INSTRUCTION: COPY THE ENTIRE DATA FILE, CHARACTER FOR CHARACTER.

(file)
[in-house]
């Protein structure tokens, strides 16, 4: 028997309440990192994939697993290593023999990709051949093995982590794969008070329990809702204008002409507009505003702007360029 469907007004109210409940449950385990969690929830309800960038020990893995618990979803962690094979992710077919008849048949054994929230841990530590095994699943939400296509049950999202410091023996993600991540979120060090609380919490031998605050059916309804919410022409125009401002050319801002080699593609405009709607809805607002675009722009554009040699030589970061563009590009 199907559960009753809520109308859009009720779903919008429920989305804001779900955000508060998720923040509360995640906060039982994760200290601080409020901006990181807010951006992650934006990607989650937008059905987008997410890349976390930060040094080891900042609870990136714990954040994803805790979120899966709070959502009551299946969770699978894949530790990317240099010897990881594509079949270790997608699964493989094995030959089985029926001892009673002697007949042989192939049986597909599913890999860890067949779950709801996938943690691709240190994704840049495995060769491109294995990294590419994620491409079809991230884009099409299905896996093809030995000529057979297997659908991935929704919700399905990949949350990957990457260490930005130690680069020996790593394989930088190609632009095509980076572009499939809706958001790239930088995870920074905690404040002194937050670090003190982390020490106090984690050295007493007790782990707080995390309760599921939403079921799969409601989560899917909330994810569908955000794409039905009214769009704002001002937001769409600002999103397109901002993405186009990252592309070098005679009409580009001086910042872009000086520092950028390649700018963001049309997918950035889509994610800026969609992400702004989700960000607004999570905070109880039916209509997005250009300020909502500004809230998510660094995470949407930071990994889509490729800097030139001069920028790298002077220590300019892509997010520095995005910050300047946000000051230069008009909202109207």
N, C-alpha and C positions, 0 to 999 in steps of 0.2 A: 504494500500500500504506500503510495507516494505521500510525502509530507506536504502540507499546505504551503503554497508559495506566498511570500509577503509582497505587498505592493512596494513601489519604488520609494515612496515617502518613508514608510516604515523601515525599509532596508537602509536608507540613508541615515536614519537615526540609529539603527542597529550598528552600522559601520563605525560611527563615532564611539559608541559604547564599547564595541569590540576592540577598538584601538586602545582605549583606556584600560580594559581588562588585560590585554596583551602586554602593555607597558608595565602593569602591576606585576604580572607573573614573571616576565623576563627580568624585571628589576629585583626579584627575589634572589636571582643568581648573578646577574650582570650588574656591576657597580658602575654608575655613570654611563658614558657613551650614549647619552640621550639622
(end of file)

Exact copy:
[in-house]
């Protein structure tokens, strides 16, 4: 028997309440990192994939697993290593023999990709051949093995982590794969008070329990809702204008002409507009505003702007360029 469907007004109210409940449950385990969690929830309800960038020990893995618990979803962690094979992710077919008849048949054994929230841990530590095994699943939400296509049950999202410091023996993600991540979120060090609380919490031998605050059916309804919410022409125009401002050319801002080699593609405009709607809805607002675009722009554009040699030589970061563009590009 199907559960009753809520109308859009009720779903919008429920989305804001779900955000508060998720923040509360995640906060039982994760200290601080409020901006990181807010951006992650934006990607989650937008059905987008997410890349976390930060040094080891900042609870990136714990954040994803805790979120899966709070959502009551299946969770699978894949530790990317240099010897990881594509079949270790997608699964493989094995030959089985029926001892009673002697007949042989192939049986597909599913890999860890067949779950709801996938943690691709240190994704840049495995060769491109294995990294590419994620491409079809991230884009099409299905896996093809030995000529057979297997659908991935929704919700399905990949949350990957990457260490930005130690680069020996790593394989930088190609632009095509980076572009499939809706958001790239930088995870920074905690404040002194937050670090003190982390020490106090984690050295007493007790782990707080995390309760599921939403079921799969409601989560899917909330994810569908955000794409039905009214769009704002001002937001769409600002999103397109901002993405186009990252592309070098005679009409580009001086910042872009000086520092950028390649700018963001049309997918950035889509994610800026969609992400702004989700960000607004999570905070109880039916209509997005250009300020909502500004809230998510660094995470949407930071990994889509490729800097030139001069920028790298002077220590300019892509997010520095995005910050300047946000000051230069008009909202109207």
N, C-alpha and C positions, 0 to 999 in steps of 0.2 A: 504494500500500500504506500503510495507516494505521500510525502509530507506536504502540507499546505504551503503554497508559495506566498511570500509577503509582497505587498505592493512596494513601489519604488520609494515612496515617502518613508514608510516604515523601515525599509532596508537602509536608507540613508541615515536614519537615526540609529539603527542597529550598528552600522559601520563605525560611527563615532564611539559608541559604547564599547564595541569590540576592540577598538584601538586602545582605549583606556584600560580594559581588562588585560590585554596583551602586554602593555607597558608595565602593569602591576606585576604580572607573573614573571616576565623576563627580568624585571628589576629585583626579584627575589634572589636571582643568581648573578646577574650582570650588574656591576657597580658602575654608575655613570654611563658614558657613551650614549647619552640621550639622